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Not just one p: Multivariate GWAS of psychiatric disorders and their cardinal symptoms reveal two dimensions of cross-cutting genetic liabilities

By Travis T. Mallard, Richard K. Linnér, Aysu Okbay, Andrew D Grotzinger, Ronald de Vlaming, S Fleur W Meddens, Elliot M Tucker-Drob, Kenneth S Kendler, Matthew C. Keller, Philipp D. Koellinger, K. Paige Harden

Posted 09 Apr 2019
bioRxiv DOI: 10.1101/603134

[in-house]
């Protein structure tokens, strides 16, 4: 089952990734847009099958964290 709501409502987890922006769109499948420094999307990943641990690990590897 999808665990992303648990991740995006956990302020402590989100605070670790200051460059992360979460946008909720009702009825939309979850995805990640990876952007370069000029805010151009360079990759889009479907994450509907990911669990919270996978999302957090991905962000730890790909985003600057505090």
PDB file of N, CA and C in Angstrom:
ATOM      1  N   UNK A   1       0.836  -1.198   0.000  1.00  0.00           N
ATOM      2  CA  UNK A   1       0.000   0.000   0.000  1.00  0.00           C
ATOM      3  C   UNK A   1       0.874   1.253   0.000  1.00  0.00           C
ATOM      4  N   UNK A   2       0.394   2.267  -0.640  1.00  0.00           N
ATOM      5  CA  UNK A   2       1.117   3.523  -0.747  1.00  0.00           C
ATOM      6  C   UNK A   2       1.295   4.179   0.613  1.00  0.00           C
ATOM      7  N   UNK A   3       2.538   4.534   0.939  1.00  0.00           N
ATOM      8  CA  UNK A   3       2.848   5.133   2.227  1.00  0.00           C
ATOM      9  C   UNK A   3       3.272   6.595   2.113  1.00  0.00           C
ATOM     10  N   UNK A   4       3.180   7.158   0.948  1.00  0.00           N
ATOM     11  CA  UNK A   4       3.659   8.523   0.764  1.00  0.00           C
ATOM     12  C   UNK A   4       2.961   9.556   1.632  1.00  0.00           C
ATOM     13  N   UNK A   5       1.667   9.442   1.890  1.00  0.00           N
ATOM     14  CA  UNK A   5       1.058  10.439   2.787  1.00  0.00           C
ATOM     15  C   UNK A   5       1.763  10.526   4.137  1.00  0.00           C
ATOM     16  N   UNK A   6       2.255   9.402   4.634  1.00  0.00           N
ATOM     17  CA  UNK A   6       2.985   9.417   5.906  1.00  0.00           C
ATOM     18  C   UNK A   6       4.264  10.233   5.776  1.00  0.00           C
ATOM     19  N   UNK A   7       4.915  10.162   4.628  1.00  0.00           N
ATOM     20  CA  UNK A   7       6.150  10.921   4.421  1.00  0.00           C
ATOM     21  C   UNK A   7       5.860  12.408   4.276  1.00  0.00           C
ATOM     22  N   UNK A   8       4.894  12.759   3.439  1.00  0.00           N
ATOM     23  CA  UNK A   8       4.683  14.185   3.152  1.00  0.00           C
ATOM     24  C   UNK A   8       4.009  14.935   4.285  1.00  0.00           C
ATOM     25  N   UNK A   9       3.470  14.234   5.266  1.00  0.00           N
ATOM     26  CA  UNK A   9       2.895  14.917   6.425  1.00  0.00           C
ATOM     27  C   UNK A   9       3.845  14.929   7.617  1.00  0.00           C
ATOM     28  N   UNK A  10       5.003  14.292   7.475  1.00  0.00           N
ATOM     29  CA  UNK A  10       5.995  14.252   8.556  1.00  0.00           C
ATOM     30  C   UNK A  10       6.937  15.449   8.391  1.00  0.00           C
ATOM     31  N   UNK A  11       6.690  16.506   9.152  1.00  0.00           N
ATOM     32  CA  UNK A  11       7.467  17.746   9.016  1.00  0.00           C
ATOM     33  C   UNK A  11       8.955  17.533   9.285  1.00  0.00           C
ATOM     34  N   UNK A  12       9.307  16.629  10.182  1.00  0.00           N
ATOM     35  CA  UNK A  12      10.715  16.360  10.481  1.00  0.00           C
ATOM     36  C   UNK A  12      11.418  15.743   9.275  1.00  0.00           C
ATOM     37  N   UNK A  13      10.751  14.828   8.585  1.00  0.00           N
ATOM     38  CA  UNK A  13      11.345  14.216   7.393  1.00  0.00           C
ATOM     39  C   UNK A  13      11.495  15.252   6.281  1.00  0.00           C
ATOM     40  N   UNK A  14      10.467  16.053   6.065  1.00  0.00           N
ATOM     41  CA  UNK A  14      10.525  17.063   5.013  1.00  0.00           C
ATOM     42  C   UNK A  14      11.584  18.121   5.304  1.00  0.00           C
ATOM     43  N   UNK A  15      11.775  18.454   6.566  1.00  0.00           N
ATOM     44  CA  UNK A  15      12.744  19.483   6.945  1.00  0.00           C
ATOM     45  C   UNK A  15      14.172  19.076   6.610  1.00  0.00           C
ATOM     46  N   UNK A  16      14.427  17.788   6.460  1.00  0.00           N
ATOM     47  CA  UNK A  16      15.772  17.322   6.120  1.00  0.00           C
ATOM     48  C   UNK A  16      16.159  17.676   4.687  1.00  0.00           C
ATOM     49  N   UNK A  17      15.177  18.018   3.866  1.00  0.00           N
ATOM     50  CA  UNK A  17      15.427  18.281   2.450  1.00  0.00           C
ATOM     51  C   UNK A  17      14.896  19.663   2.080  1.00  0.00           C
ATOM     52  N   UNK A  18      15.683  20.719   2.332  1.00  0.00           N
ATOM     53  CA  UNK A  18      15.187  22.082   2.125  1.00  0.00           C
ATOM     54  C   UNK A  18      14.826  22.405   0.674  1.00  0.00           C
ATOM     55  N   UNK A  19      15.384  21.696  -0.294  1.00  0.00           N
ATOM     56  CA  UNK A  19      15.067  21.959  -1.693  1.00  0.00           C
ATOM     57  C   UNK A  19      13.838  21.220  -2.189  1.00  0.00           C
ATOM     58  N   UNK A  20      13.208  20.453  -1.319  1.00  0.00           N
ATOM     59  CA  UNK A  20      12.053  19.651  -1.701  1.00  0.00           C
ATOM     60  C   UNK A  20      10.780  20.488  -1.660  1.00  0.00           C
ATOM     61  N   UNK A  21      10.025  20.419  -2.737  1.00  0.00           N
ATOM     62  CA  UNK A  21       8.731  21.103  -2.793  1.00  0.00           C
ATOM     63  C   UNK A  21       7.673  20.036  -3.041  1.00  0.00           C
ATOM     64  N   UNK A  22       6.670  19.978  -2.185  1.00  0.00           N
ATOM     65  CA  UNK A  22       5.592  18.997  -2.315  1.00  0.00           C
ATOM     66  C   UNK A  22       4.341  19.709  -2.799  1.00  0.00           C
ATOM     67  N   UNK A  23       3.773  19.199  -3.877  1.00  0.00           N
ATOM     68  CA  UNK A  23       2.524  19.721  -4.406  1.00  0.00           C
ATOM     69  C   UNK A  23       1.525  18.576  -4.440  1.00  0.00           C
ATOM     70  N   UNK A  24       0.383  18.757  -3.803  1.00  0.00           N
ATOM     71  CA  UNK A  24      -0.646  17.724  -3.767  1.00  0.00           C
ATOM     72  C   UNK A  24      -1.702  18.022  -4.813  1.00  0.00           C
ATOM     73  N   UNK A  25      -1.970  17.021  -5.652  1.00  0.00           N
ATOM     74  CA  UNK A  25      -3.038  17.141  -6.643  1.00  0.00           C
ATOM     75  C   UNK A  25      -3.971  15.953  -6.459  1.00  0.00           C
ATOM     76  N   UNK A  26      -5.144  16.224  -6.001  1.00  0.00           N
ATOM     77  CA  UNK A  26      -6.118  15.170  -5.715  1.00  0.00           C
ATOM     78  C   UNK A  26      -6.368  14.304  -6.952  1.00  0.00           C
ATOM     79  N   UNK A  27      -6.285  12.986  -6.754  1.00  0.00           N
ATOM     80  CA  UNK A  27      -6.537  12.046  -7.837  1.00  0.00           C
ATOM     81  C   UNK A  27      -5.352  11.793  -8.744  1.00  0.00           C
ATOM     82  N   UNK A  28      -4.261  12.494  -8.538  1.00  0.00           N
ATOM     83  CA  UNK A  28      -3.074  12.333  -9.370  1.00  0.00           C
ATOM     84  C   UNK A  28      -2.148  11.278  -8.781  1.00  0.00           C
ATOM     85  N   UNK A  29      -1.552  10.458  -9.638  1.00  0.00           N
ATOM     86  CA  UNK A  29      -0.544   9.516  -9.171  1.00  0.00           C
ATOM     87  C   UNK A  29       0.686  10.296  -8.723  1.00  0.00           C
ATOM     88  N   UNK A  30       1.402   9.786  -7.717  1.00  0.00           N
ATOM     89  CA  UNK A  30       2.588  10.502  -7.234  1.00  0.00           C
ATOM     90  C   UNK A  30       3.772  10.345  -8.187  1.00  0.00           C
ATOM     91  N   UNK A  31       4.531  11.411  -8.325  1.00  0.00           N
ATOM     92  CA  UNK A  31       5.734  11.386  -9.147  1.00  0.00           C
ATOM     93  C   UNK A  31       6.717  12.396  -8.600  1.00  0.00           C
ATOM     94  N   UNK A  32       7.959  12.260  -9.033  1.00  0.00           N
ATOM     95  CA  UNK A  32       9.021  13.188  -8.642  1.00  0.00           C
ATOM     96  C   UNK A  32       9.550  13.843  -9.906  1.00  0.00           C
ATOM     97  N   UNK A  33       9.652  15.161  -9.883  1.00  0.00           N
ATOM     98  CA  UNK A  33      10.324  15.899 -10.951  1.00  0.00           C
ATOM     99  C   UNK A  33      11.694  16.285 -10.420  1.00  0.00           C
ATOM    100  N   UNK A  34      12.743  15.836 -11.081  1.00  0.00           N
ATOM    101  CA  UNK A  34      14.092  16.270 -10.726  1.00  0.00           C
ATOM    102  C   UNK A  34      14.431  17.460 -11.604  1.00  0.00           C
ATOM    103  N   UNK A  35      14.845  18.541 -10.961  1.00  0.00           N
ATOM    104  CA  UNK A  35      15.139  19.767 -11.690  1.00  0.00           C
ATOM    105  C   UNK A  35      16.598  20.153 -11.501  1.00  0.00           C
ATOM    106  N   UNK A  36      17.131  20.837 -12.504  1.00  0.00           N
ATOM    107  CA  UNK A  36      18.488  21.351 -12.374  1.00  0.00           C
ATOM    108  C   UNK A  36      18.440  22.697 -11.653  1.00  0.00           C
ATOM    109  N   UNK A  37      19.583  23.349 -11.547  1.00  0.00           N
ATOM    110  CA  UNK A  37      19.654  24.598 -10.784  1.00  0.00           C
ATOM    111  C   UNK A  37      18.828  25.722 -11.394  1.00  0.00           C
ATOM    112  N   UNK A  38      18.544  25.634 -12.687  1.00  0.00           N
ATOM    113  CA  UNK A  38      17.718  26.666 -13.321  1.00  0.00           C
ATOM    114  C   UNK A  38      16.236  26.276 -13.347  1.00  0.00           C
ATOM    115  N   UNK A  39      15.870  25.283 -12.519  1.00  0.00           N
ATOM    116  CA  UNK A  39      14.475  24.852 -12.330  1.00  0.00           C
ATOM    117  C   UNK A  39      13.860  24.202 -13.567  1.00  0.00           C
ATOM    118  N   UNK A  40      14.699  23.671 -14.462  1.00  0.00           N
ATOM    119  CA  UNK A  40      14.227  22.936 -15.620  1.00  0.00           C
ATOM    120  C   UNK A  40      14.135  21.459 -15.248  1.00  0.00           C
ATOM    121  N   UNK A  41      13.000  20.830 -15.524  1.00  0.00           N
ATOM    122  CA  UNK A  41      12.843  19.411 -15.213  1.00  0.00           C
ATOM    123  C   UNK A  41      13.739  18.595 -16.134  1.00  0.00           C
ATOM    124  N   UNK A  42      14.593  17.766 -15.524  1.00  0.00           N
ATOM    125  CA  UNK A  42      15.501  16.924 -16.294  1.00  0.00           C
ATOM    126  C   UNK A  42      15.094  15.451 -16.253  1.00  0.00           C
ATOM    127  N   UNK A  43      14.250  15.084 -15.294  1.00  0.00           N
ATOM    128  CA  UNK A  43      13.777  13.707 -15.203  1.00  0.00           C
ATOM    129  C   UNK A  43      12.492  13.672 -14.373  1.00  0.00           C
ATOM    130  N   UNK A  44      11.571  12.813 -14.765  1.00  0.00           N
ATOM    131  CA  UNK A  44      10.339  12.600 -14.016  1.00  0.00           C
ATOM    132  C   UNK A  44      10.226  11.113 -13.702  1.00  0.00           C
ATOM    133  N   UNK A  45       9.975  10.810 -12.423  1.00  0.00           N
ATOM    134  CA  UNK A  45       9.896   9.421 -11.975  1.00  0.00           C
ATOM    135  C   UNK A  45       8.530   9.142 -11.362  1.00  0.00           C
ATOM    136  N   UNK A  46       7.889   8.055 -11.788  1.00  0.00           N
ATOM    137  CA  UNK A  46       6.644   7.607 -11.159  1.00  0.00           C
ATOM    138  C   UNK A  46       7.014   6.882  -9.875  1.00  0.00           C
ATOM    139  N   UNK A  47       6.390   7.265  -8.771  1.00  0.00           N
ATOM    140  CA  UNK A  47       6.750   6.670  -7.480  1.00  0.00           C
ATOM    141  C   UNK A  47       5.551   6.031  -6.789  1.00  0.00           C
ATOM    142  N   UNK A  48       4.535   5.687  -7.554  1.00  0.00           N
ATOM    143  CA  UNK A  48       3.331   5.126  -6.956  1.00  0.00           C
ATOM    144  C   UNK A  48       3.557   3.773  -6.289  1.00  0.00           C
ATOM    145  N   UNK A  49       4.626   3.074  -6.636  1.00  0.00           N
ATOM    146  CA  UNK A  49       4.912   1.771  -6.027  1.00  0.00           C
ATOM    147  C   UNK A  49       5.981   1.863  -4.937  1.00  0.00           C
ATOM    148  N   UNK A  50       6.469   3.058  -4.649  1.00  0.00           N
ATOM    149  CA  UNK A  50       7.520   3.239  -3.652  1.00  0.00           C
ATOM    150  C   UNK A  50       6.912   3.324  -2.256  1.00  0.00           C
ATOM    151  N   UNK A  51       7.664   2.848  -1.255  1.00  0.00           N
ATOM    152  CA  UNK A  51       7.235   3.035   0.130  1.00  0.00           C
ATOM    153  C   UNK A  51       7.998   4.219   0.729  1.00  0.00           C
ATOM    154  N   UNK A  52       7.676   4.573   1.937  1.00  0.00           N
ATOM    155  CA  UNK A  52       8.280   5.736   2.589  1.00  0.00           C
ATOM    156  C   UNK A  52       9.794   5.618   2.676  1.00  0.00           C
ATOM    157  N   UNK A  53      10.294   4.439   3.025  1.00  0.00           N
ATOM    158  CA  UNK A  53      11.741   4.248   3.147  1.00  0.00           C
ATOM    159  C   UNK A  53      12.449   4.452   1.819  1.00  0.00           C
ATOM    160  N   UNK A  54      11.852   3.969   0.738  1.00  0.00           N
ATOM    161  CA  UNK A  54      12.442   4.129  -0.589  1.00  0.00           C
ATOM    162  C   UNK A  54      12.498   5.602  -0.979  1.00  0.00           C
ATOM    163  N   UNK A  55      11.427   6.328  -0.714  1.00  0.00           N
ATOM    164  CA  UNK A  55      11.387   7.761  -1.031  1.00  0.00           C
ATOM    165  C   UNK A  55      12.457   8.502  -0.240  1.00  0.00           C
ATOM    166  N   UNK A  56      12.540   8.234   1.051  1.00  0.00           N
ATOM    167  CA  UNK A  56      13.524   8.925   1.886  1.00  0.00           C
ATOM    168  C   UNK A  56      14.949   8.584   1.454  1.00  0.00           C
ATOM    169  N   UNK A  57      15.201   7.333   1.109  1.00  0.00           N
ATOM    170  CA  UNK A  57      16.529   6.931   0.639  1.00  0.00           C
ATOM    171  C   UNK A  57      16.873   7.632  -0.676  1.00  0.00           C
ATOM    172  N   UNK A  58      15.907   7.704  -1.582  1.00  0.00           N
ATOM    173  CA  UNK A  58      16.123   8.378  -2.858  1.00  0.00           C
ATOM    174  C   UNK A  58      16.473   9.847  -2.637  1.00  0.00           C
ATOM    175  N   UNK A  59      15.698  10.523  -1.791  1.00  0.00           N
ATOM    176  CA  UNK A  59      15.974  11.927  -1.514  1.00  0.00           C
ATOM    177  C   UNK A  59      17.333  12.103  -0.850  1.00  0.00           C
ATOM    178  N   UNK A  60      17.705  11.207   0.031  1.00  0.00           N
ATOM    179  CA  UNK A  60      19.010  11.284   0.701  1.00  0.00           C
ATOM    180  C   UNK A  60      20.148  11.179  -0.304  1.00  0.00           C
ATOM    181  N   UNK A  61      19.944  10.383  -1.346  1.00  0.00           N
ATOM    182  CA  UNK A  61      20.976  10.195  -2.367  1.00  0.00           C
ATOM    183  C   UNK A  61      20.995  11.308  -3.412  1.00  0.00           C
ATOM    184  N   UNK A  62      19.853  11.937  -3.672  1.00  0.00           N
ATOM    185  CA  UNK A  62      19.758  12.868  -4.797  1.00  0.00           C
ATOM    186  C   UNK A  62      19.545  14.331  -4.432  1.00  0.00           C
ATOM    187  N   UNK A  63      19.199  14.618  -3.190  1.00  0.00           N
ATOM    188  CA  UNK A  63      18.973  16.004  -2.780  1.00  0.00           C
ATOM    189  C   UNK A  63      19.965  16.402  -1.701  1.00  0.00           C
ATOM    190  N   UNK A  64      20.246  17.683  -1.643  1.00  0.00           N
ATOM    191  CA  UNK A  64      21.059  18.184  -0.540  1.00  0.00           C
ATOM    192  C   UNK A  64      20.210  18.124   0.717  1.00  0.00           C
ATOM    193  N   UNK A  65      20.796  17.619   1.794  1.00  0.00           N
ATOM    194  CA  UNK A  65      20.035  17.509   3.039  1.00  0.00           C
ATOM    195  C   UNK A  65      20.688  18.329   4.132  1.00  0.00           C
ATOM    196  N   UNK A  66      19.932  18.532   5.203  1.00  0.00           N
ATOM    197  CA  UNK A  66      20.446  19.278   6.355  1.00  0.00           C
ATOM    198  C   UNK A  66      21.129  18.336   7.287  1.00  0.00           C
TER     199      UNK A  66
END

A single dimension of general psychopathology, p, has been hypothesized to represent a general liability that spans multiple types of psychiatric disorders and non-clinical variation in psychiatric symptoms across the lifespan. We conducted genome-wide association analyses of lifetime symptoms of mania, psychosis, irritability in 124,952 to 208,315 individuals from UK Biobank, and then applied Genomic SEM to model the genetic relationships between these psychiatric symptoms and clinically-defined psychiatric disorders (schizophrenia, bipolar disorder, major depressive disorder). Two dimensions of cross-cutting genetic liability emerged: general vulnerability to self-reported symptoms (pself) versus transdiagnostic vulnerability to clinically-diagnosed disease (pclinician). These were only modestly correlated (rg = .344). Multivariate GWAS identified 145 and 11 independent and genome-wide significant loci for pclinician and pself, respectively, and improved polygenic prediction, relative to univariate GWAS, in hold-out samples. Despite the severe impairments in occupational and educational functioning seen in patients with schizophrenia and bipolar disorder, pself showed stronger and more pervasive genetic correlations with facets of socioeconomic disadvantage (educational attainment, income, and neighborhood deprivation), whereas pclinician was more strongly associated with medical disorders unrelated to the brain. Genetic variance in pclinician that was unrelated to general vulnerability to psychiatric symptoms was associated with less socioeconomic disadvantage, suggesting positive selection biases in clinical samples used in psychiatric GWAS. These findings inform criticisms of psychiatric nosology by suggesting that cross-disorder genetic liabilities identified in GWASs of clinician-defined psychiatric disease are relatively distinct from genetic liabilities operating on self-reported symptom variation in the general population.

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